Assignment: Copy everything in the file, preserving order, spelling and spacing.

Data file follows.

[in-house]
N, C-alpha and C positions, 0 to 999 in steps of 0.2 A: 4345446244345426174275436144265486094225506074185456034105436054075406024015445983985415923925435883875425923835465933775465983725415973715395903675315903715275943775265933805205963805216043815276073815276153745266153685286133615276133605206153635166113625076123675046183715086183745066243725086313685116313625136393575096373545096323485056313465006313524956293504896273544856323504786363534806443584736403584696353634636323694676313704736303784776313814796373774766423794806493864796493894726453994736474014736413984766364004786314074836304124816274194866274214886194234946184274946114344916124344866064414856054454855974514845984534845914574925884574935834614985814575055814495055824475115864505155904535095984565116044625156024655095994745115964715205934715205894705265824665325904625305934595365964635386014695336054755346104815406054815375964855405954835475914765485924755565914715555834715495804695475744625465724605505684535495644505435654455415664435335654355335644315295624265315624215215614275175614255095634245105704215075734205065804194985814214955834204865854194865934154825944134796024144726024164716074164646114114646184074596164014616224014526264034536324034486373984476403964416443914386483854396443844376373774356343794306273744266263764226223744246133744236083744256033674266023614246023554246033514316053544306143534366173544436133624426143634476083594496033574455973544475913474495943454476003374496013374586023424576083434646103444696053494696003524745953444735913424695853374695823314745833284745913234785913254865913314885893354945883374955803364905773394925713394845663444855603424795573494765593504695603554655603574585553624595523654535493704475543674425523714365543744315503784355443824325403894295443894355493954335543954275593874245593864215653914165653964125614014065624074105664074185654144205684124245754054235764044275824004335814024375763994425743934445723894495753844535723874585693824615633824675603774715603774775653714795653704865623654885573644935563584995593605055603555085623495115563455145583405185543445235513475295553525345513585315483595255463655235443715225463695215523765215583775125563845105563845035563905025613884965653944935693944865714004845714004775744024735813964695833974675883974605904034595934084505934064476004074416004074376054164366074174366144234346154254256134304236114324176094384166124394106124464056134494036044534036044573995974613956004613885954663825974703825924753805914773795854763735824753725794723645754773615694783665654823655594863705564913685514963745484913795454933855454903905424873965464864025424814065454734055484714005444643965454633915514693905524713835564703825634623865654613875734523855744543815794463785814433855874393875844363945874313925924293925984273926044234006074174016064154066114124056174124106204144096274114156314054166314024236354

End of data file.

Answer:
[in-house]
N, C-alpha and C positions, 0 to 999 in steps of 0.2 A: 4345446244345426174275436144265486094225506074185456034105436054075406024015445983985415923925435883875425923835465933775465983725415973715395903675315903715275943775265933805205963805216043815276073815276153745266153685286133615276133605206153635166113625076123675046183715086183745066243725086313685116313625136393575096373545096323485056313465006313524956293504896273544856323504786363534806443584736403584696353634636323694676313704736303784776313814796373774766423794806493864796493894726453994736474014736413984766364004786314074836304124816274194866274214886194234946184274946114344916124344866064414856054454855974514845984534845914574925884574935834614985814575055814495055824475115864505155904535095984565116044625156024655095994745115964715205934715205894705265824665325904625305934595365964635386014695336054755346104815406054815375964855405954835475914765485924755565914715555834715495804695475744625465724605505684535495644505435654455415664435335654355335644315295624265315624215215614275175614255095634245105704215075734205065804194985814214955834204865854194865934154825944134796024144726024164716074164646114114646184074596164014616224014526264034536324034486373984476403964416443914386483854396443844376373774356343794306273744266263764226223744246133744236083744256033674266023614246023554246033514316053544306143534366173544436133624426143634476083594496033574455973544475913474495943454476003374496013374586023424576083434646103444696053494696003524745953444735913424695853374695823314745833284745913234785913254865913314885893354945883374955803364905773394925713394845663444855603424795573494765593504695603554655603574585553624595523654535493704475543674425523714365543744315503784355443824325403894295443894355493954335543954275593874245593864215653914165653964125614014065624074105664074185654144205684124245754054235764044275824004335814024375763994425743934445723894495753844535723874585693824615633824675603774715603774775653714795653704865623654885573644935563584995593605055603555085623495115563455145583405185543445235513475295553525345513585315483595255463655235443715225463695215523765215583775125563845105563845035563905025613884965653944935693944865714004845714004775744024735813964695833974675883974605904034595934084505934064476004074416004074376054164366074174366144234346154254256134304236114324176094384166124394106124464056134494036044534036044573995974613956004613885954663825974703825924753805914773795854763735824753725794723645754773615694783665654823655594863705564913685514963745484913795454933855454903905424873965464864025424814065454734055484714005444643965454633915514693905524713835564703825634623865654613875734523855744543815794463785814433855874393875844363945874313925924293925984273926044234006074174016064154066114124056174124106204144096274114156314054166314024236354